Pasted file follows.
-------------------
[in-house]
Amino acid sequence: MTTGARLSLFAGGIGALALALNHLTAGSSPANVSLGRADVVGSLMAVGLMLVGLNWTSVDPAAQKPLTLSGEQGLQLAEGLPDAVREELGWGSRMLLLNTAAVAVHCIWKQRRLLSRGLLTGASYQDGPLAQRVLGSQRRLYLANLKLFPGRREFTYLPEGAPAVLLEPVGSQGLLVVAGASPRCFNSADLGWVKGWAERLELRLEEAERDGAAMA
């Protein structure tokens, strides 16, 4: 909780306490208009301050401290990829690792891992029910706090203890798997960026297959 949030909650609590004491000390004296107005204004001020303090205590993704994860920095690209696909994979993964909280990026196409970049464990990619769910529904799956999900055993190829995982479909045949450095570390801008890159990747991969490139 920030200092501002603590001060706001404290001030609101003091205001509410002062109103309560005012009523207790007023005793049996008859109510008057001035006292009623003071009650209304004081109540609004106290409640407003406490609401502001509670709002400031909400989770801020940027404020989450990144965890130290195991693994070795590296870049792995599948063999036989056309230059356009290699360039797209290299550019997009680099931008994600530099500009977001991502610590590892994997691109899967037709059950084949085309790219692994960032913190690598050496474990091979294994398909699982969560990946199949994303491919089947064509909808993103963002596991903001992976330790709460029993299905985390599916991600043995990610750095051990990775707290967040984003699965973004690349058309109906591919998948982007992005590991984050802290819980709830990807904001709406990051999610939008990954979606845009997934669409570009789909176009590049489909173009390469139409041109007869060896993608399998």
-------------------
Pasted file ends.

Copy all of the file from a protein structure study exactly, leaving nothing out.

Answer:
[in-house]
Amino acid sequence: MTTGARLSLFAGGIGALALALNHLTAGSSPANVSLGRADVVGSLMAVGLMLVGLNWTSVDPAAQKPLTLSGEQGLQLAEGLPDAVREELGWGSRMLLLNTAAVAVHCIWKQRRLLSRGLLTGASYQDGPLAQRVLGSQRRLYLANLKLFPGRREFTYLPEGAPAVLLEPVGSQGLLVVAGASPRCFNSADLGWVKGWAERLELRLEEAERDGAAMA
């Protein structure tokens, strides 16, 4: 909780306490208009301050401290990829690792891992029910706090203890798997960026297959 949030909650609590004491000390004296107005204004001020303090205590993704994860920095690209696909994979993964909280990026196409970049464990990619769910529904799956999900055993190829995982479909045949450095570390801008890159990747991969490139 920030200092501002603590001060706001404290001030609101003091205001509410002062109103309560005012009523207790007023005793049996008859109510008057001035006292009623003071009650209304004081109540609004106290409640407003406490609401502001509670709002400031909400989770801020940027404020989450990144965890130290195991693994070795590296870049792995599948063999036989056309230059356009290699360039797209290299550019997009680099931008994600530099500009977001991502610590590892994997691109899967037709059950084949085309790219692994960032913190690598050496474990091979294994398909699982969560990946199949994303491919089947064509909808993103963002596991903001992976330790709460029993299905985390599916991600043995990610750095051990990775707290967040984003699965973004690349058309109906591919998948982007992005590991984050802290819980709830990807904001709406990051999610939008990954979606845009997934669409570009789909176009590049489909173009390469139409041109007869060896993608399998």